FCC Declaratory Ruling on Telephone Consumer Protection Act Underscores Compliance HurdlesJuly 22, 2015 – Alerts Litigation Alert
On July 10, 2015, the Federal Communications Commission (FCC) divided along partisan lines to approve a long-awaited Telephone Consumer Protection Act (TCPA) Omnibus Declaratory Ruling and Order (TCPA Order) to address numerous pending petitions to clarify and interpret various provisions of the TCPA. While a number of challenges have already been mounted to the TCPA Order, and will likely take months if not years to resolve, the TCPA Order states that the FCC’s interpretations are effective immediately and businesses must act promptly to review and assess their compliance to avoid the TCPA’s burdensome statutory penalties. Among the TCPA Order’s highlights:
The TCPA generally prohibits the use of an automated telephone dialing system (ATDS) or artificial or prerecorded voice to make calls (including text messages) to cellular telephones except in emergency circumstances or where the called party has given express prior consent. The TCPA defines an ATDS as “equipment which has the capacity . . . to store or produce telephone numbers to be called, using a random or sequential number generator, and . . . to dial such numbers.” In the TCPA Order, the FCC adopts a very expansive definition of ATDS, concluding that the TCPA’s use of the word “capacity” does not exempt equipment that lacks the “present ability” to dial numbers randomly or sequentially and that “the capacity of an autodialer is not limited to its current configuration but also includes its potential functionalities.” The FCC refused to define “autodialer” precisely, explicitly stating that a “case-by-case determination” is required.
Consent and Revocation
The TCPA Order clarifies that persons who have previously given consent to be called may revoke that consent “in any reasonable manner,” whether orally or in writing, so long as the called party clearly expresses his or her desire to no longer receive calls. Furthermore, a caller may not limit or control a consumer’s right to consent by designating an exclusive means to revoke. The burden rests with the caller to prove through its business records the called party’s consent to receive calls.
Reassigned Cellular Numbers
Where a caller makes a call subject to the TCPA to a cellular number reassigned from a consumer who gave prior express consent to a new consumer, the TCPA Order provides a very limited “safe harbor.” To avoid liability, consent must come from the current subscriber to the number (or a non-subscriber customary user), not the “intended recipient” of the call. In the case of a reassigned number, the caller has a “one-call exemption” if it makes the call without knowledge of the reassignment and with a reasonable basis to believe it had valid consent to make the call. Even if the call does not yield actual knowledge that the number has been reassigned, however, the caller is deemed to have constructive knowledge. The TCPA Order squarely places the burden on the caller. Oddly, the FCC suggests that a caller can by contract obligate the original consenting party to notify it when the number has been relinquished and seek legal remedies for violating that obligation.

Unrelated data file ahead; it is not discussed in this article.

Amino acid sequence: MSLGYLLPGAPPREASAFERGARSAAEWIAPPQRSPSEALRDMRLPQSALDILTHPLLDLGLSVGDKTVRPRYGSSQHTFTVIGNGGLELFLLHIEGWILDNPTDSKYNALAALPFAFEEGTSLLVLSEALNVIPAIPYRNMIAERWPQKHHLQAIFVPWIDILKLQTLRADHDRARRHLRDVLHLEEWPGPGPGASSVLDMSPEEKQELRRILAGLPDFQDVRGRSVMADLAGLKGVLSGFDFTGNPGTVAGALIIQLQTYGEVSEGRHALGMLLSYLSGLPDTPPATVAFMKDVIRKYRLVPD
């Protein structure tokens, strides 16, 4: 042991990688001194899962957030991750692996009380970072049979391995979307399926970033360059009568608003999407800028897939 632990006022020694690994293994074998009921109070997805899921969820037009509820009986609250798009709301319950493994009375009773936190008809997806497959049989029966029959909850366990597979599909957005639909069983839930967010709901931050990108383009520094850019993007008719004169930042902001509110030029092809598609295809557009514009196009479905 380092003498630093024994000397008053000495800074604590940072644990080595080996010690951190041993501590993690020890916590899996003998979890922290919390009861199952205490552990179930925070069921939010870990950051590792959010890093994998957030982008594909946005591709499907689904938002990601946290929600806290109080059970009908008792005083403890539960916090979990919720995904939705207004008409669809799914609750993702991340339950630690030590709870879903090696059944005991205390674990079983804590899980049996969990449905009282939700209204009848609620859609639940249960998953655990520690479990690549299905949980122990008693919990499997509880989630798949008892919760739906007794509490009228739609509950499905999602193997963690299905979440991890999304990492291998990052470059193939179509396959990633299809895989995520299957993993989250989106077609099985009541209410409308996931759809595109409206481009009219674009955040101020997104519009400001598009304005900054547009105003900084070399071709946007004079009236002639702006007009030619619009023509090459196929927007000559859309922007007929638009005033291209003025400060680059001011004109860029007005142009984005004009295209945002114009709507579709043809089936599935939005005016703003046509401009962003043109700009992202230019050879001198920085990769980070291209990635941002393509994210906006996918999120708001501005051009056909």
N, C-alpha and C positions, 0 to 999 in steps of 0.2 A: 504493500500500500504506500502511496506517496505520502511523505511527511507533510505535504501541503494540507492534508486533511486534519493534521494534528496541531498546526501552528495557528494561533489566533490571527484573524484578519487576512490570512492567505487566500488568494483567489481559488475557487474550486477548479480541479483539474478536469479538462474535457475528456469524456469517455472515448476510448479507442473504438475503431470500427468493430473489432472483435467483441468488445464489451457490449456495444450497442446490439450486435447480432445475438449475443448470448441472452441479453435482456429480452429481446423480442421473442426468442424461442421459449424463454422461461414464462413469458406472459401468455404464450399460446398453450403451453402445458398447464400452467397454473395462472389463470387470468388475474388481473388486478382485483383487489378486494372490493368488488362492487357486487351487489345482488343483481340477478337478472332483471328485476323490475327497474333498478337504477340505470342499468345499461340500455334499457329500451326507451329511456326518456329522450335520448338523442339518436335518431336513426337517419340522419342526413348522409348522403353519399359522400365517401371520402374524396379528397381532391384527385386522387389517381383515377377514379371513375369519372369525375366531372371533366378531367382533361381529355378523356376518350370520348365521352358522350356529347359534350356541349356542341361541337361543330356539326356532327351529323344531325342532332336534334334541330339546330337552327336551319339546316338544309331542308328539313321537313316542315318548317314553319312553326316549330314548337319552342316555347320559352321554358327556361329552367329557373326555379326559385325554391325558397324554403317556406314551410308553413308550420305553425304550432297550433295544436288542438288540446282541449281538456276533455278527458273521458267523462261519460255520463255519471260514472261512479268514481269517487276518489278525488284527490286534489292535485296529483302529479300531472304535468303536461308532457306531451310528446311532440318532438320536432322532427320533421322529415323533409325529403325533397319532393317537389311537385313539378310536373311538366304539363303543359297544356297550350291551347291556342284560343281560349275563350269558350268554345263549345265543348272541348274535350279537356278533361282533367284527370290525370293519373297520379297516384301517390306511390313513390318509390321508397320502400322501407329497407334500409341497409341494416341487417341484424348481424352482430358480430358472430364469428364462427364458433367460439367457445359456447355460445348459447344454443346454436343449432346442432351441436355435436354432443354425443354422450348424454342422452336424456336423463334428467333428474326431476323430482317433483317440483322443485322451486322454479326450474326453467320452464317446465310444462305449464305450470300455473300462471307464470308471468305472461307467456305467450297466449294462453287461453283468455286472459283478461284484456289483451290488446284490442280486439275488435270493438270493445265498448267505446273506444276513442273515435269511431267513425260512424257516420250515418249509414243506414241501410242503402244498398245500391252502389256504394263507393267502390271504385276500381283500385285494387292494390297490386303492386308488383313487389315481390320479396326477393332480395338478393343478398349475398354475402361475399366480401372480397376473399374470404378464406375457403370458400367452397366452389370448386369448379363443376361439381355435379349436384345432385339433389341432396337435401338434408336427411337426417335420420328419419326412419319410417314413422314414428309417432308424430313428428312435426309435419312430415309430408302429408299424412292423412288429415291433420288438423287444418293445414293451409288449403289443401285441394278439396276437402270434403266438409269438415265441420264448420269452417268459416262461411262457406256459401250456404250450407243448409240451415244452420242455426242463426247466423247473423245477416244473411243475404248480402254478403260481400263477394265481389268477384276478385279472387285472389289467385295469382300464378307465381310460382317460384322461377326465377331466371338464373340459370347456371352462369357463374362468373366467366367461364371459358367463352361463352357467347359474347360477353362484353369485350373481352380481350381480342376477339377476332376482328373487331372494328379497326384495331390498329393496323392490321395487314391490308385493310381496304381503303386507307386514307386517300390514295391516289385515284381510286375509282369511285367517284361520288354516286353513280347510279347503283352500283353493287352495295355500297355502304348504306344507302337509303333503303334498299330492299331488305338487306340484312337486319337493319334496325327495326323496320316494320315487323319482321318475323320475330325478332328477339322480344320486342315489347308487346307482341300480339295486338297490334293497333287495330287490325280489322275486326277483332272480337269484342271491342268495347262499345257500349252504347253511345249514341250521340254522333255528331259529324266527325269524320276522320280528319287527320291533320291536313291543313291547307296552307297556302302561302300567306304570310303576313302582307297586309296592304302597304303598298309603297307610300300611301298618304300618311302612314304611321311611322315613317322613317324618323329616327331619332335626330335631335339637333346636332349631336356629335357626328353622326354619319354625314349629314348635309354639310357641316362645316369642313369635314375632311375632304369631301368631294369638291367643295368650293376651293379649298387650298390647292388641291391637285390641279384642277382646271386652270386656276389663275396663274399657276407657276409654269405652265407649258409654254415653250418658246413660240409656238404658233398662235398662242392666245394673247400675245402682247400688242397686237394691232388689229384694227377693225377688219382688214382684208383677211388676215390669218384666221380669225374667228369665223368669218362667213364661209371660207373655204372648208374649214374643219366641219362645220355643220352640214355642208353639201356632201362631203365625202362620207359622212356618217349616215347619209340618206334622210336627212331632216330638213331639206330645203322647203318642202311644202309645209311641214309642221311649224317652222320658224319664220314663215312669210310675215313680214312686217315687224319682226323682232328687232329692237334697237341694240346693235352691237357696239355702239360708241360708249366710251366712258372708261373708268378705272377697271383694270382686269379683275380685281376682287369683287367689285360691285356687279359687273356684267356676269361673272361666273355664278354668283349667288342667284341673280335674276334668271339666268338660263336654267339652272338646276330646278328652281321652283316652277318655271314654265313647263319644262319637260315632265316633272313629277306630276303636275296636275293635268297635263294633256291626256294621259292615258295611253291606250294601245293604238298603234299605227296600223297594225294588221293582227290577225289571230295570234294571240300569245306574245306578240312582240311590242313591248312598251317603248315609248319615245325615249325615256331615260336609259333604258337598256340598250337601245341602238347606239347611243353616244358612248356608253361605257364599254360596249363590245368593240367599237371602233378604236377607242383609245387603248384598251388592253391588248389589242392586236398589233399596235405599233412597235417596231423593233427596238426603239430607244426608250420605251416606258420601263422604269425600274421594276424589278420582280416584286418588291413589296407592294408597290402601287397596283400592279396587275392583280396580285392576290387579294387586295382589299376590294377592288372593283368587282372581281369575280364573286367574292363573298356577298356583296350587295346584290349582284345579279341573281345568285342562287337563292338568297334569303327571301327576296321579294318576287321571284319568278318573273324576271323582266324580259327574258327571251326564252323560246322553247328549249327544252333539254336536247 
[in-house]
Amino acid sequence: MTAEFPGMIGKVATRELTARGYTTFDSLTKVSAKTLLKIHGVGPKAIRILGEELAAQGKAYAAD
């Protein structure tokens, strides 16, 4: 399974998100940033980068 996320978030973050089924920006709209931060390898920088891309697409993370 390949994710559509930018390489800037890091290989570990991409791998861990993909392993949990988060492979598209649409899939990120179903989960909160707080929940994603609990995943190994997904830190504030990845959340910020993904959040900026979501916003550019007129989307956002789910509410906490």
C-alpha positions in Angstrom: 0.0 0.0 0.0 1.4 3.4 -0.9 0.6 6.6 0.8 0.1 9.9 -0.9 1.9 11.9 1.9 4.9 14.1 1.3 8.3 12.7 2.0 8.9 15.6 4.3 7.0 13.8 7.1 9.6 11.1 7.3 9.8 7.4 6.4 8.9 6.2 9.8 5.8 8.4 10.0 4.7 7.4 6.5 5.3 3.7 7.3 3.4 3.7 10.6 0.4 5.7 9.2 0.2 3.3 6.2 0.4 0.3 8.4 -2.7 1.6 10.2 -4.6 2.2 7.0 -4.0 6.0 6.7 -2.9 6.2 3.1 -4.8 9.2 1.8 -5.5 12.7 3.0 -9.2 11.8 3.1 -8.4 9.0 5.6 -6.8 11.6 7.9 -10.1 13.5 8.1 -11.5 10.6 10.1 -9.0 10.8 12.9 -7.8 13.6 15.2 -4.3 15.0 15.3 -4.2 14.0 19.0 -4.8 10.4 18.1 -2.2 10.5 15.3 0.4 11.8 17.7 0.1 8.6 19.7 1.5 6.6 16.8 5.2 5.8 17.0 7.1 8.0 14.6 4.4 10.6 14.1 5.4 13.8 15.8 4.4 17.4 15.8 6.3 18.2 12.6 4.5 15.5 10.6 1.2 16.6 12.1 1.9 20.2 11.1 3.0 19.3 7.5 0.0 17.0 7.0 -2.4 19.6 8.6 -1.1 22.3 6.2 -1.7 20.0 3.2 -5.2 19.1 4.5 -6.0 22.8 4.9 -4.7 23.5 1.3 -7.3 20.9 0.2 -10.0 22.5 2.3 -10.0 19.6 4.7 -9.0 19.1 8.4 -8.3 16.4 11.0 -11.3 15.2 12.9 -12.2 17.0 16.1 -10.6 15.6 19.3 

Limited Bank Fraud and Health Care Exemptions
The TCPA Order contains limited exemptions for calls and texts to cellular telephone numbers to advise a consumer about potential fraud, identity theft or data security breaches, or to provide health care messages such as appointment confirmations and reminders, wellness checkups, hospital pre-registration instructions, pre-operative instructions, lab results, post-discharge follow up, prescription reminders and home health care instructions. Each such message must be free to the end user, made only to the number provided by the consumer, contain the name and contact information of the caller, not include telemarketing, advertising, billing, debt collection or other financial content, concise (under one minute for calls or 160 characters for texts), limited to one call per day, three calls per week, and provide “an easy means to opt out,” which must be honored immediately.
Are You TCPA Compliant?
The TCPA Order addresses more than 20 petitions that piled up before the FCC concerning interpretation and application of the TCPA. In virtually every instance, the TCPA Order shifts or increases the burden of compliance to businesses that make “robo-calls” or send marketing text messages to consumers. Even for businesses that have previously developed and implemented strong TCPA compliance programs, a thorough review and, if necessary, revisions are warranted to safely avoid the pitfalls presented by the new TCPA Order.